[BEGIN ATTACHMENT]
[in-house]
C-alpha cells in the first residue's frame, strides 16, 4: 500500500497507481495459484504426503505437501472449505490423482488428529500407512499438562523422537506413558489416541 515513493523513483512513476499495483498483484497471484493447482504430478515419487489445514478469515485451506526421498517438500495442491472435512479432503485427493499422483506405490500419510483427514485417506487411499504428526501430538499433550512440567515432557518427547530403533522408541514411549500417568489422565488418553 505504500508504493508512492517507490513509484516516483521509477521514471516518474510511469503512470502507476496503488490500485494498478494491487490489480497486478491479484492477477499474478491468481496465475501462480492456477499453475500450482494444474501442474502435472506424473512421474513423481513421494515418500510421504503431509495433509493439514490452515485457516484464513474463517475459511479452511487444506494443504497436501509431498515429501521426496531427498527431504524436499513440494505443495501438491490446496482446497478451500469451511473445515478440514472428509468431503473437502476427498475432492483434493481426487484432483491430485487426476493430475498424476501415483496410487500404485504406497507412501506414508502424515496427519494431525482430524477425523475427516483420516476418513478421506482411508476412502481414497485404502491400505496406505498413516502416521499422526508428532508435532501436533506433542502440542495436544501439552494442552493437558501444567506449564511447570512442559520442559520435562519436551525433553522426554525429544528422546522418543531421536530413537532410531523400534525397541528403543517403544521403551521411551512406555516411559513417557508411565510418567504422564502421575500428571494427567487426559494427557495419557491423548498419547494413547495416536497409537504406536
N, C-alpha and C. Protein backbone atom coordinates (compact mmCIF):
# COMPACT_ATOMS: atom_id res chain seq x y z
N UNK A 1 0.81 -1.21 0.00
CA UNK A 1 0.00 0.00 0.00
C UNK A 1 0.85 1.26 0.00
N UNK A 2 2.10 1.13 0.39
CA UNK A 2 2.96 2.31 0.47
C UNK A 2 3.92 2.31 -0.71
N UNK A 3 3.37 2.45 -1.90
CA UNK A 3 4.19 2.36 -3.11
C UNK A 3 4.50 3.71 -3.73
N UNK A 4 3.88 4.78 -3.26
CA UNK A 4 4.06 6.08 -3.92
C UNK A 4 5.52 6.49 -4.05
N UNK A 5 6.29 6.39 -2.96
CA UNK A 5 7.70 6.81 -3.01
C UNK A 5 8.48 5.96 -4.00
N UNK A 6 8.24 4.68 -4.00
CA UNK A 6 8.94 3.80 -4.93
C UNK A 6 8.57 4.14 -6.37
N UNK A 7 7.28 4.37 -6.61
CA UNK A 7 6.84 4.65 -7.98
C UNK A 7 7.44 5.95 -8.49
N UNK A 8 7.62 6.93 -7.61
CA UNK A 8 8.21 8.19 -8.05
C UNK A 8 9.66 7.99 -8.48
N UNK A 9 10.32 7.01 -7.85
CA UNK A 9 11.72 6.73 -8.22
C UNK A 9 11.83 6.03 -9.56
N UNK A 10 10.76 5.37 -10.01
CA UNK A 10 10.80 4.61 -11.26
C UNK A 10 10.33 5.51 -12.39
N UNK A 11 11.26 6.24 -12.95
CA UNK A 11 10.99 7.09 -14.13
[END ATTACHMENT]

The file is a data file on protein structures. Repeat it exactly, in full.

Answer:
[in-house]
C-alpha cells in the first residue's frame, strides 16, 4: 500500500497507481495459484504426503505437501472449505490423482488428529500407512499438562523422537506413558489416541 515513493523513483512513476499495483498483484497471484493447482504430478515419487489445514478469515485451506526421498517438500495442491472435512479432503485427493499422483506405490500419510483427514485417506487411499504428526501430538499433550512440567515432557518427547530403533522408541514411549500417568489422565488418553 505504500508504493508512492517507490513509484516516483521509477521514471516518474510511469503512470502507476496503488490500485494498478494491487490489480497486478491479484492477477499474478491468481496465475501462480492456477499453475500450482494444474501442474502435472506424473512421474513423481513421494515418500510421504503431509495433509493439514490452515485457516484464513474463517475459511479452511487444506494443504497436501509431498515429501521426496531427498527431504524436499513440494505443495501438491490446496482446497478451500469451511473445515478440514472428509468431503473437502476427498475432492483434493481426487484432483491430485487426476493430475498424476501415483496410487500404485504406497507412501506414508502424515496427519494431525482430524477425523475427516483420516476418513478421506482411508476412502481414497485404502491400505496406505498413516502416521499422526508428532508435532501436533506433542502440542495436544501439552494442552493437558501444567506449564511447570512442559520442559520435562519436551525433553522426554525429544528422546522418543531421536530413537532410531523400534525397541528403543517403544521403551521411551512406555516411559513417557508411565510418567504422564502421575500428571494427567487426559494427557495419557491423548498419547494413547495416536497409537504406536
N, C-alpha and C. Protein backbone atom coordinates (compact mmCIF):
# COMPACT_ATOMS: atom_id res chain seq x y z
N UNK A 1 0.81 -1.21 0.00
CA UNK A 1 0.00 0.00 0.00
C UNK A 1 0.85 1.26 0.00
N UNK A 2 2.10 1.13 0.39
CA UNK A 2 2.96 2.31 0.47
C UNK A 2 3.92 2.31 -0.71
N UNK A 3 3.37 2.45 -1.90
CA UNK A 3 4.19 2.36 -3.11
C UNK A 3 4.50 3.71 -3.73
N UNK A 4 3.88 4.78 -3.26
CA UNK A 4 4.06 6.08 -3.92
C UNK A 4 5.52 6.49 -4.05
N UNK A 5 6.29 6.39 -2.96
CA UNK A 5 7.70 6.81 -3.01
C UNK A 5 8.48 5.96 -4.00
N UNK A 6 8.24 4.68 -4.00
CA UNK A 6 8.94 3.80 -4.93
C UNK A 6 8.57 4.14 -6.37
N UNK A 7 7.28 4.37 -6.61
CA UNK A 7 6.84 4.65 -7.98
C UNK A 7 7.44 5.95 -8.49
N UNK A 8 7.62 6.93 -7.61
CA UNK A 8 8.21 8.19 -8.05
C UNK A 8 9.66 7.99 -8.48
N UNK A 9 10.32 7.01 -7.85
CA UNK A 9 11.72 6.73 -8.22
C UNK A 9 11.83 6.03 -9.56
N UNK A 10 10.76 5.37 -10.01
CA UNK A 10 10.80 4.61 -11.26
C UNK A 10 10.33 5.51 -12.39
N UNK A 11 11.26 6.24 -12.95
CA UNK A 11 10.99 7.09 -14.13